• Hemispheric syndromes. Principal types include hemimegalencephaly, Sturge–Weber syndrome, Rasmussen syndrome, and other unilateral catastrophic epilepsies. These syndromes are treated surgically with hemispherectomy or functional hemispherectomy. Some 60% to 80% of patients remain seizure-free after surgery36 (LE III). Candidates are patients with prior hemiparesis and loss of useful function in the hand contralateral to the affected hemisphere.

  • Other surgically treatable syndromes with poorer outcomes: neocortical epilepsies with no single circumscribed lesion. Surgery involves resecting the neocortical area identified as the zone where the ES begin. It is used in patients with dual pathology, poorly circumscribed lesions and even patients without visible lesions on neuroimaging studies. In epilepsy without lesions, surgery uses the results of functional studies (EEG, SPECT, and PET) as a guide for placing intracranial electrodes. In cases of temporal epilepsy, as many as 60% of all patients attain seizure freedom, but this rate decreases to 35% for extratemporal locations37–39 (LE IV).

Table 3 displays prognostic data for the different surgical procedures.

Table 3.

Results of epilepsy surgery. Seizure-free patients.

Procedure  ES-free patients 
Surgically treatable syndromes
Mesial temporal epilepsy (amygdalohippocampectomy without/with anterior temporal lobectomy)  70%-80% 
Neocortical epilepsies with single circumscribed lesion (lesionectomies):
Temporal  70%-80% 
Extratemporal  60%-70% 
Other surgically treatable syndromes with poorer outcomes
Neocortical epilepsies with single badly-circumscribed lesion:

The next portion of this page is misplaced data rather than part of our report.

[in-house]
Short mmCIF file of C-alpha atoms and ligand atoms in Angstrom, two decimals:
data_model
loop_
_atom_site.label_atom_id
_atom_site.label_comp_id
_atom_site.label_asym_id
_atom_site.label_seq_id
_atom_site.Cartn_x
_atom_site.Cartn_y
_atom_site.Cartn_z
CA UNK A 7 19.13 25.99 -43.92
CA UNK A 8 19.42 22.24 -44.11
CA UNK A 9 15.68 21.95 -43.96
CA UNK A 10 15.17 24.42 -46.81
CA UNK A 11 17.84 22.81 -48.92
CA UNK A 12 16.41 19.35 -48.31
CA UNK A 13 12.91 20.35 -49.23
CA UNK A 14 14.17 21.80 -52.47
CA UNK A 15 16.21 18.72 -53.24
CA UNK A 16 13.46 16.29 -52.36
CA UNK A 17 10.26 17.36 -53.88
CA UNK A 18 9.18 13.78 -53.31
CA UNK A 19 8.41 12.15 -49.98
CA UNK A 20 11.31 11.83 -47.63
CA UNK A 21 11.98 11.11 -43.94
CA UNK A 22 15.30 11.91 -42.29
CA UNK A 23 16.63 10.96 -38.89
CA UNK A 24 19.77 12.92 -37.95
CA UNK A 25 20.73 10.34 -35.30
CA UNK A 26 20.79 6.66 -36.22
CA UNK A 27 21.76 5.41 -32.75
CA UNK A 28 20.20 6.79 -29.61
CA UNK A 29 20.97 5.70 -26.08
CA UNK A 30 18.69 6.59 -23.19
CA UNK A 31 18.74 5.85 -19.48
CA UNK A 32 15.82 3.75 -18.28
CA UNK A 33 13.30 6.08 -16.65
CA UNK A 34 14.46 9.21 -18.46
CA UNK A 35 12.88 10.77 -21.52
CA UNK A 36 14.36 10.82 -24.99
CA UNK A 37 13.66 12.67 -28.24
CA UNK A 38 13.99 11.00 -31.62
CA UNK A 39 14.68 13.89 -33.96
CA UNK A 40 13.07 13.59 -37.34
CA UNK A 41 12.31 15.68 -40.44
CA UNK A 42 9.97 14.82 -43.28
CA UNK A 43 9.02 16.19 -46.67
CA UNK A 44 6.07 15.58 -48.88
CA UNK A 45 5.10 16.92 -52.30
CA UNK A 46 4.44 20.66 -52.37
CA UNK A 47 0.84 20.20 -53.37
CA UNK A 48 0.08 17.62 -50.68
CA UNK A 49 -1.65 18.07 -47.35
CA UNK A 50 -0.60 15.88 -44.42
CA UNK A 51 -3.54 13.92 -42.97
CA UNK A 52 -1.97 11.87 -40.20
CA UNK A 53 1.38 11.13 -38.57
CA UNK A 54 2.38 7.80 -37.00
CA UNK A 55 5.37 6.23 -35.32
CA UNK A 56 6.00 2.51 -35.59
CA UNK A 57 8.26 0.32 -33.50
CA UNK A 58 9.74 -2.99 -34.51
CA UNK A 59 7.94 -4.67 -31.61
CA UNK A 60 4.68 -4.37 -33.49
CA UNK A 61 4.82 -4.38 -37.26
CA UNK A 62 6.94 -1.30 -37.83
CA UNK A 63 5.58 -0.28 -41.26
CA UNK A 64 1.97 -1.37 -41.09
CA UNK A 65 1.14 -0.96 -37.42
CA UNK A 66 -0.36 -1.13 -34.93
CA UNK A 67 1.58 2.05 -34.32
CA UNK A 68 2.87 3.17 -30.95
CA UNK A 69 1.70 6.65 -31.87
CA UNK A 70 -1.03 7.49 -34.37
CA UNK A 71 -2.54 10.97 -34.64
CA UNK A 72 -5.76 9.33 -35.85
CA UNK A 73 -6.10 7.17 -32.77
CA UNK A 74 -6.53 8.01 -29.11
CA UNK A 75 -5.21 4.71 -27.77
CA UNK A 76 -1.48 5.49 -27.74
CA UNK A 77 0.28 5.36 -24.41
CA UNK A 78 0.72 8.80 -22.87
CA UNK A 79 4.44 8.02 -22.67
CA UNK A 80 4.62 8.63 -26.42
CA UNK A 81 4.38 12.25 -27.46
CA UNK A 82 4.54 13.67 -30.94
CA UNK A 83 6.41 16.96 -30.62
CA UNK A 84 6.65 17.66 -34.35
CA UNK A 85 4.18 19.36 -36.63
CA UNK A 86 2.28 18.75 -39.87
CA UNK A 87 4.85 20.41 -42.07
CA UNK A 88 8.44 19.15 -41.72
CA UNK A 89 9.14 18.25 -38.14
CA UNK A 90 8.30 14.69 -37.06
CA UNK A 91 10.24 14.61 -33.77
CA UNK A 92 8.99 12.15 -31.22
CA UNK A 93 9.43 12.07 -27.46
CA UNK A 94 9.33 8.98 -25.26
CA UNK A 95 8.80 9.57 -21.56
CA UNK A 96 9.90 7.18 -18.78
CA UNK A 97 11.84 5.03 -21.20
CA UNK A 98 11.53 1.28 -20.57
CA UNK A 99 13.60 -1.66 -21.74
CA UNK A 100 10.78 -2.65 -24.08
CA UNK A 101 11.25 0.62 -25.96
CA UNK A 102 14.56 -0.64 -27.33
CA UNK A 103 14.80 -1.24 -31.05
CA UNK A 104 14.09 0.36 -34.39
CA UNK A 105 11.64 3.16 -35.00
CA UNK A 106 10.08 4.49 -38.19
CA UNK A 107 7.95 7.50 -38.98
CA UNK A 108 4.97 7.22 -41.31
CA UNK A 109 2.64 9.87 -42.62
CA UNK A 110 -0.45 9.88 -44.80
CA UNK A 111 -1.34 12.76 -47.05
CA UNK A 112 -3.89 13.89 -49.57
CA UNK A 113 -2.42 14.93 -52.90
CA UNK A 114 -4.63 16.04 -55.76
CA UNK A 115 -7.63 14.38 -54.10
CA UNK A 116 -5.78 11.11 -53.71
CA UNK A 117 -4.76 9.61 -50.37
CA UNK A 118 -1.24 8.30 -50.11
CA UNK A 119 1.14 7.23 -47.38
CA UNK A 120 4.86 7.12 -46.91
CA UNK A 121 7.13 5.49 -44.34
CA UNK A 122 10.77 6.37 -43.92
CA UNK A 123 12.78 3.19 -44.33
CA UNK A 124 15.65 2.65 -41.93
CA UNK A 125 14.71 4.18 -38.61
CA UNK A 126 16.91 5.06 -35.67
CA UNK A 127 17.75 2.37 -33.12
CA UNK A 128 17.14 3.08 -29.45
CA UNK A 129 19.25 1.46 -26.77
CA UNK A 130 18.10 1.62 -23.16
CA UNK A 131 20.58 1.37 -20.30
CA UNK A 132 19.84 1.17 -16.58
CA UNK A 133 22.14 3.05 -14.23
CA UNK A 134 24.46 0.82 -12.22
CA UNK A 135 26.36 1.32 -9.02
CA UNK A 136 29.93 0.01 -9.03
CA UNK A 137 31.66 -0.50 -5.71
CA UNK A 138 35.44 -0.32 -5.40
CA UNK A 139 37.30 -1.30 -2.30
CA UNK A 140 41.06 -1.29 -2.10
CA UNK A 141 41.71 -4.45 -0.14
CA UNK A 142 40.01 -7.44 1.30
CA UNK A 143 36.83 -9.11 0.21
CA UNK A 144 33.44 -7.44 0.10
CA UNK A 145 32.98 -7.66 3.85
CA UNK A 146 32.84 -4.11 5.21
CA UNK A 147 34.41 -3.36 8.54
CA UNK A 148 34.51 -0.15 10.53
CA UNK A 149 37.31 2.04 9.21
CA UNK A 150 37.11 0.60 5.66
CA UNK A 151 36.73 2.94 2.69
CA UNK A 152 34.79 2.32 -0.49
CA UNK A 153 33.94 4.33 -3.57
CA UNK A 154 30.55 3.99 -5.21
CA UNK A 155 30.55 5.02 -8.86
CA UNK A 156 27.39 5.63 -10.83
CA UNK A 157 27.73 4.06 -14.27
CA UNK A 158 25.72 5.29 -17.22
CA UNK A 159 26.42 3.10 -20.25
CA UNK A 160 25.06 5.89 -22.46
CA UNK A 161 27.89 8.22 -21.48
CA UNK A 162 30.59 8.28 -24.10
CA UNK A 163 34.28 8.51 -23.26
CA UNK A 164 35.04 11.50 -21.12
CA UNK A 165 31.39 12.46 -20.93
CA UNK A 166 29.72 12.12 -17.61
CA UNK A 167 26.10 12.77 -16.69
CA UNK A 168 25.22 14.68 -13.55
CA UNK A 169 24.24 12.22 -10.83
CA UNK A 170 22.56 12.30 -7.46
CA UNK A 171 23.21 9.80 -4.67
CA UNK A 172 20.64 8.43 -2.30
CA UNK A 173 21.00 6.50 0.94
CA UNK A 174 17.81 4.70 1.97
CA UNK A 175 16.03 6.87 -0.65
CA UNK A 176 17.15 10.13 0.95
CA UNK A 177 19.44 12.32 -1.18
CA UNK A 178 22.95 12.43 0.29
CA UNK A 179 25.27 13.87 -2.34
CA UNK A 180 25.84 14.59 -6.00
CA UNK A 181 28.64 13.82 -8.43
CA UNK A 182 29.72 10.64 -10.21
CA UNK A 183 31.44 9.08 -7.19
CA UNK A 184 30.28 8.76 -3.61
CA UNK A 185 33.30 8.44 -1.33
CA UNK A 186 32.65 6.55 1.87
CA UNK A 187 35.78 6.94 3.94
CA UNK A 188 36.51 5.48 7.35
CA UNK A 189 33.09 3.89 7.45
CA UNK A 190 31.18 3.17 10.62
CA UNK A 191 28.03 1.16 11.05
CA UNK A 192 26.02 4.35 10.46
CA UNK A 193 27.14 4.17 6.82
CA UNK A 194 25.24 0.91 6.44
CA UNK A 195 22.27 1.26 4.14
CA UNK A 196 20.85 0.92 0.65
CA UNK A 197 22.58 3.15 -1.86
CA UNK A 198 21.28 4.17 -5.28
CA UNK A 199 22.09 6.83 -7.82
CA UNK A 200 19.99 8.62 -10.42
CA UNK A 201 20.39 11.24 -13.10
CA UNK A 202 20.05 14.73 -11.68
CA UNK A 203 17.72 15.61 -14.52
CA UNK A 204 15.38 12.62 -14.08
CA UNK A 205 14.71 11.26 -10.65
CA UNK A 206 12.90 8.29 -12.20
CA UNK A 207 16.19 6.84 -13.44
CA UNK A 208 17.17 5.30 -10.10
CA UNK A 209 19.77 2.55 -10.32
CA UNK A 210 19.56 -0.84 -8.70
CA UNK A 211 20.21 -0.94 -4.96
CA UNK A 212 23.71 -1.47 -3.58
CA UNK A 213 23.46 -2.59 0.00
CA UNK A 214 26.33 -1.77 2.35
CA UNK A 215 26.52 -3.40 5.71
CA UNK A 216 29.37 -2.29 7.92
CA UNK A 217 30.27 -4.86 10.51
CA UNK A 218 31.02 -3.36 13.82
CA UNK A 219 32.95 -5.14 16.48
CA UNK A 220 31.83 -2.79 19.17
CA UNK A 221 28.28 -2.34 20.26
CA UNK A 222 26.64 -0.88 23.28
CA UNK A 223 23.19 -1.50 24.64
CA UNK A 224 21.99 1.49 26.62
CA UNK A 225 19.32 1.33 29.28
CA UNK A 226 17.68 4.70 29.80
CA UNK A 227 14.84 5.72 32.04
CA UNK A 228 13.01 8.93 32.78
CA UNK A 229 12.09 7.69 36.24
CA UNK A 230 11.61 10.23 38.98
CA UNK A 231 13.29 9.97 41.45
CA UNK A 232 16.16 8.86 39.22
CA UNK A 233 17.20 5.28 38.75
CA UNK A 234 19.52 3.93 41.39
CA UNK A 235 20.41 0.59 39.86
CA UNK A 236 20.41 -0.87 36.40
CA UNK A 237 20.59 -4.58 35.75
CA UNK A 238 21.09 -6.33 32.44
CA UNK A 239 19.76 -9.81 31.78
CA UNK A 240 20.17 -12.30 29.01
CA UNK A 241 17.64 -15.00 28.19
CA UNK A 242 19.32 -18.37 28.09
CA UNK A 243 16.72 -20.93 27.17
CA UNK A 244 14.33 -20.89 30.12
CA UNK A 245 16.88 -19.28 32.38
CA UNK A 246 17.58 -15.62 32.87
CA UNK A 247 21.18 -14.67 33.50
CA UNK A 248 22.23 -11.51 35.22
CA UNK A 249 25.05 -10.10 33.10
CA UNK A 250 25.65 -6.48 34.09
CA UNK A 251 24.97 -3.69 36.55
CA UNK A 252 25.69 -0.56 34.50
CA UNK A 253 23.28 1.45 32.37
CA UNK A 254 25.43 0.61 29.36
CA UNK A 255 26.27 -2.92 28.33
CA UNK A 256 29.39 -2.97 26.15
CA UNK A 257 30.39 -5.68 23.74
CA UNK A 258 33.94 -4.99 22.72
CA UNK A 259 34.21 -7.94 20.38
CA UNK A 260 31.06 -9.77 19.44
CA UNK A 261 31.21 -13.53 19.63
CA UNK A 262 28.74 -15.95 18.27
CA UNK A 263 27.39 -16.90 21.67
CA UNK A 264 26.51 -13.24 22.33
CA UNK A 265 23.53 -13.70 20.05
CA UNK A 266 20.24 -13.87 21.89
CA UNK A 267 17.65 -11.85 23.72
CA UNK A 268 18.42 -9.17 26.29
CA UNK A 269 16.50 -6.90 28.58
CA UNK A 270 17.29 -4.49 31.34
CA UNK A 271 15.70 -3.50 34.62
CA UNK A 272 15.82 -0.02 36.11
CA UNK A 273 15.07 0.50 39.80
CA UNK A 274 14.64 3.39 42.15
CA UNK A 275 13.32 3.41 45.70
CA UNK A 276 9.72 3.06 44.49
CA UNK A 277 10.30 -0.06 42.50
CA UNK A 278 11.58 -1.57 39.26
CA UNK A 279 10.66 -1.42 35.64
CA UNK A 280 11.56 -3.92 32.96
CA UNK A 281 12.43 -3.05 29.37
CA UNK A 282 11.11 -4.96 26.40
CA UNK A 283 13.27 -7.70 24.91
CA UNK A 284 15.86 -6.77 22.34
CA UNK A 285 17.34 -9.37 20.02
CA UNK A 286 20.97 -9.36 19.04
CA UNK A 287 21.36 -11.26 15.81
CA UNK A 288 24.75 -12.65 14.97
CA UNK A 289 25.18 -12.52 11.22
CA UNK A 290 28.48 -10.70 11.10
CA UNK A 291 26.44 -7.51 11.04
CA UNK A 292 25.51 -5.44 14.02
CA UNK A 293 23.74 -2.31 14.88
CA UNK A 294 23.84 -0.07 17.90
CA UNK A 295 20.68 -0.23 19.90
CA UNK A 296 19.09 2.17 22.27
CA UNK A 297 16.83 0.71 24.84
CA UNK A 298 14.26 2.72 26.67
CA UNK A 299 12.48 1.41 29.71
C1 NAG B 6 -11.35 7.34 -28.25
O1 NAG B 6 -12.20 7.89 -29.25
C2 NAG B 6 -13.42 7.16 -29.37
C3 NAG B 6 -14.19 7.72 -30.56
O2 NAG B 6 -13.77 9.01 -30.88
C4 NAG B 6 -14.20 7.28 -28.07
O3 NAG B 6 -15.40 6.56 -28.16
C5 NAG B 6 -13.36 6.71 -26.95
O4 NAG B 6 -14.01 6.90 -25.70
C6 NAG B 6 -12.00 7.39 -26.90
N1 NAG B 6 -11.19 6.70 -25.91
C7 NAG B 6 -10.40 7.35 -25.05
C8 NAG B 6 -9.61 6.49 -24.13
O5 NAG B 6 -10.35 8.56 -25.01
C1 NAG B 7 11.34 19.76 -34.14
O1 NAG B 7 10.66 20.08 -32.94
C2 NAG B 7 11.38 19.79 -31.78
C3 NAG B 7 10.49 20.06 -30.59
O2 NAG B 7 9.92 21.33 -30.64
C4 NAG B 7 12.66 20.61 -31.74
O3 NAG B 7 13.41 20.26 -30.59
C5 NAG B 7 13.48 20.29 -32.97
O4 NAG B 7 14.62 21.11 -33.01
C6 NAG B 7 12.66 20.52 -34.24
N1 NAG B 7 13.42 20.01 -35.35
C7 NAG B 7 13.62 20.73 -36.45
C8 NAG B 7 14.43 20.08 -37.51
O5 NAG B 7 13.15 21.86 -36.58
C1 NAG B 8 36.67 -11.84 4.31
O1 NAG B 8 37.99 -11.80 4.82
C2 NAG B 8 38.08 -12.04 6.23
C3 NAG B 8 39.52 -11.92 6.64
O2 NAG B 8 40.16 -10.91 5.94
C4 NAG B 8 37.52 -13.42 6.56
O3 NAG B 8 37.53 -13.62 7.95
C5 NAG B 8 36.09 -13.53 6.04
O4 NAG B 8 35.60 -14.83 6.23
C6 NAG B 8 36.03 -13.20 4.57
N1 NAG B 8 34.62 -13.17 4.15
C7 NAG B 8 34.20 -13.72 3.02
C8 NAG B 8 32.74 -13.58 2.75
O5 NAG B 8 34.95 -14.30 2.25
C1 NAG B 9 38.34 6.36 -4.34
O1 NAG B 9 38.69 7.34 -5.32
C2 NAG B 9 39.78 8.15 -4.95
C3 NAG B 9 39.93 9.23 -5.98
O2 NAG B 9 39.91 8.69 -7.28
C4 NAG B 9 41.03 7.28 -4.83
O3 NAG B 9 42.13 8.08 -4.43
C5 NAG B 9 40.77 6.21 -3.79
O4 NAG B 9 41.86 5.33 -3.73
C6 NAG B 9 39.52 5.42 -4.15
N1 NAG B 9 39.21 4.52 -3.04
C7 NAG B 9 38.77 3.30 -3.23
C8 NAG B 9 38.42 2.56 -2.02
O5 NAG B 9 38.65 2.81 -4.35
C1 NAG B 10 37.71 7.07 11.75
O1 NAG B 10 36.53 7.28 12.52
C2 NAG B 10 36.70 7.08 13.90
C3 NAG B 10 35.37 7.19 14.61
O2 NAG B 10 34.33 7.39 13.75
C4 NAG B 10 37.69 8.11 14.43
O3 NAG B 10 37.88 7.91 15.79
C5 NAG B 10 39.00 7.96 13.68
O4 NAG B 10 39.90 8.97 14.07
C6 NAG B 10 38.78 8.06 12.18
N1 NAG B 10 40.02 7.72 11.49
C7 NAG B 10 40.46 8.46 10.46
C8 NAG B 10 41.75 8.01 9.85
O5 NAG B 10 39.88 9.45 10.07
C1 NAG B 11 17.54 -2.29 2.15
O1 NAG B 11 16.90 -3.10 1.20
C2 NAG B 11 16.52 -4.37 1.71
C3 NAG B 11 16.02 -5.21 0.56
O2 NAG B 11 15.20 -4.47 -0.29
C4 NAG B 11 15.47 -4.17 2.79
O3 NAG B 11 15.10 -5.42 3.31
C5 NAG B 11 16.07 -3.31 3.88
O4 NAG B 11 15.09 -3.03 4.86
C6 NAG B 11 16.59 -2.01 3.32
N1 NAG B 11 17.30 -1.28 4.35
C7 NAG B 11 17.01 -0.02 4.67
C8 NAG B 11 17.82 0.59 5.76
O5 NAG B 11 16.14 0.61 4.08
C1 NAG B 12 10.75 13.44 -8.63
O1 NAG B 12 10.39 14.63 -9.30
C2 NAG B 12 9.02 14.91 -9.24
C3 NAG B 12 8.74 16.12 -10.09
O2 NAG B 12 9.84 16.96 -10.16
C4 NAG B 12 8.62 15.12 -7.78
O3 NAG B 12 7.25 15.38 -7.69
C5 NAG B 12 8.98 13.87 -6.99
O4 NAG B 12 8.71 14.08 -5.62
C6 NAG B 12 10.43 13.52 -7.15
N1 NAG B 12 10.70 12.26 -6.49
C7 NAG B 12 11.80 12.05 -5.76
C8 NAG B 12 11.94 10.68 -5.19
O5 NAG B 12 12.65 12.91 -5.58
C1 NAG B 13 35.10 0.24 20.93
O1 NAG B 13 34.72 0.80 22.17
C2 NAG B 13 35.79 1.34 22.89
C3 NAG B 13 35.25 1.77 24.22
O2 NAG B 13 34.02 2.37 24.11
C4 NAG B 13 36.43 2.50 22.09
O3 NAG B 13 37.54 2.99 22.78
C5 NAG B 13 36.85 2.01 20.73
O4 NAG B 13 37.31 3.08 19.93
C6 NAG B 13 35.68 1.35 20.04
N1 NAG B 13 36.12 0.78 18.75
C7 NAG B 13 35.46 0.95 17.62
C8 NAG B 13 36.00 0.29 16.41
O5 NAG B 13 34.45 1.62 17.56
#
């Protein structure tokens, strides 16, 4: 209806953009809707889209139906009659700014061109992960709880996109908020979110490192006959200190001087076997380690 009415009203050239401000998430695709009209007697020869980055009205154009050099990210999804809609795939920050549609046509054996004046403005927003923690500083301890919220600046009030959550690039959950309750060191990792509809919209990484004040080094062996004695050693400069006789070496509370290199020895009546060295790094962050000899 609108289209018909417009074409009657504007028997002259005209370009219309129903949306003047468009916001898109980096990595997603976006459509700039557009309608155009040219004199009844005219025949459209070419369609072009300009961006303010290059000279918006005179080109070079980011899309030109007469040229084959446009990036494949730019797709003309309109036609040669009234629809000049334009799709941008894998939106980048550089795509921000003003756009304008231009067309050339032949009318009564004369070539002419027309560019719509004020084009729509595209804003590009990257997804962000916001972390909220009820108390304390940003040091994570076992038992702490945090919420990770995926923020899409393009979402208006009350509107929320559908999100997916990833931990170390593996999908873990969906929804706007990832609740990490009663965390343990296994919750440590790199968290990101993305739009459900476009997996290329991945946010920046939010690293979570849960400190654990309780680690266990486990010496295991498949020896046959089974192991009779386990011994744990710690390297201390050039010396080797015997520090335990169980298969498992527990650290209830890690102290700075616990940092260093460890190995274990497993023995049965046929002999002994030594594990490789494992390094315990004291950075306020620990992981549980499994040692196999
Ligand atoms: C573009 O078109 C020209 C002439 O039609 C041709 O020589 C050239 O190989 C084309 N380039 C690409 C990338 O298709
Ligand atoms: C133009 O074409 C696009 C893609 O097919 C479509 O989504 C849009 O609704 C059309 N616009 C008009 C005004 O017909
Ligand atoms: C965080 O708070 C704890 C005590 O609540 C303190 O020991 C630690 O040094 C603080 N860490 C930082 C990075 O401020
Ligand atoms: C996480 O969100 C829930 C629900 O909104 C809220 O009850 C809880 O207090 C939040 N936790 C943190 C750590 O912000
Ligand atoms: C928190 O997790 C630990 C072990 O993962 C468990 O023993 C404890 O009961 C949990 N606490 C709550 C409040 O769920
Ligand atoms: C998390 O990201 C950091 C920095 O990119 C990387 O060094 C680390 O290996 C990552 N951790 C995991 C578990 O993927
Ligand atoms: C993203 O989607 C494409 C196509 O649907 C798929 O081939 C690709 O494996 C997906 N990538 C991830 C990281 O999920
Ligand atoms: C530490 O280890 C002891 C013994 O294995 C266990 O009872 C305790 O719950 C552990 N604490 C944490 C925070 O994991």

Temporal  66% 
Frontal  27%-34% 
Parietal  46% 
Occipital  46% 
Non-lesional epilepsy:
Temporal  60% 
Extratemporal  35% 
Palliative surgery

Palliative surgery includes procedures aimed at reducing ES so as to improve patients’ quality of life.

  • Multiple subpial resection. Today this procedure is used exclusively in eloquent areas in such disorders as Landau–Kleffner syndrome. Up to 55% of patients are seizure-free, and 4% display permanent deficits.26

  • Corpus callosotomy. Partial or total sectioning of the corpus callosum. This procedure is used especially in case of atonic seizures, with 70% of the patients treated surgically displaying seizure reduction.40

Non-resection techniques

  • Gamma knife radiosurgery. This technique consists of the destruction of a small volume of brain tissue by applying a high dose of radiation (gamma particles emitted by radioactive cobalt). This radiation is applied stereotactically in a single session and any radiation reaching surrounding areas is minimal. It is used in selected patients with mesial temporal epilepsy, hypothalamic hamartoma-related epilepsy, and cavernoma-related epilepsy.

  • Deep brain stimulation. Deep brain stimulation is based on the potentially regulating role played by subcortical structures in ES genesis and transmission. Stimulation has been targeted at the cerebellum, thalamic and subthalamic nuclei, caudate nucleus, hypothalamic nucleus, and substantia nigra. The SANTE study, which used bilateral stimulation of the anterior nuclei of the thalamus, showed a 56% median reduction in seizure frequency, and 54% of patients had a seizure reduction of at least 50%41 (LE II).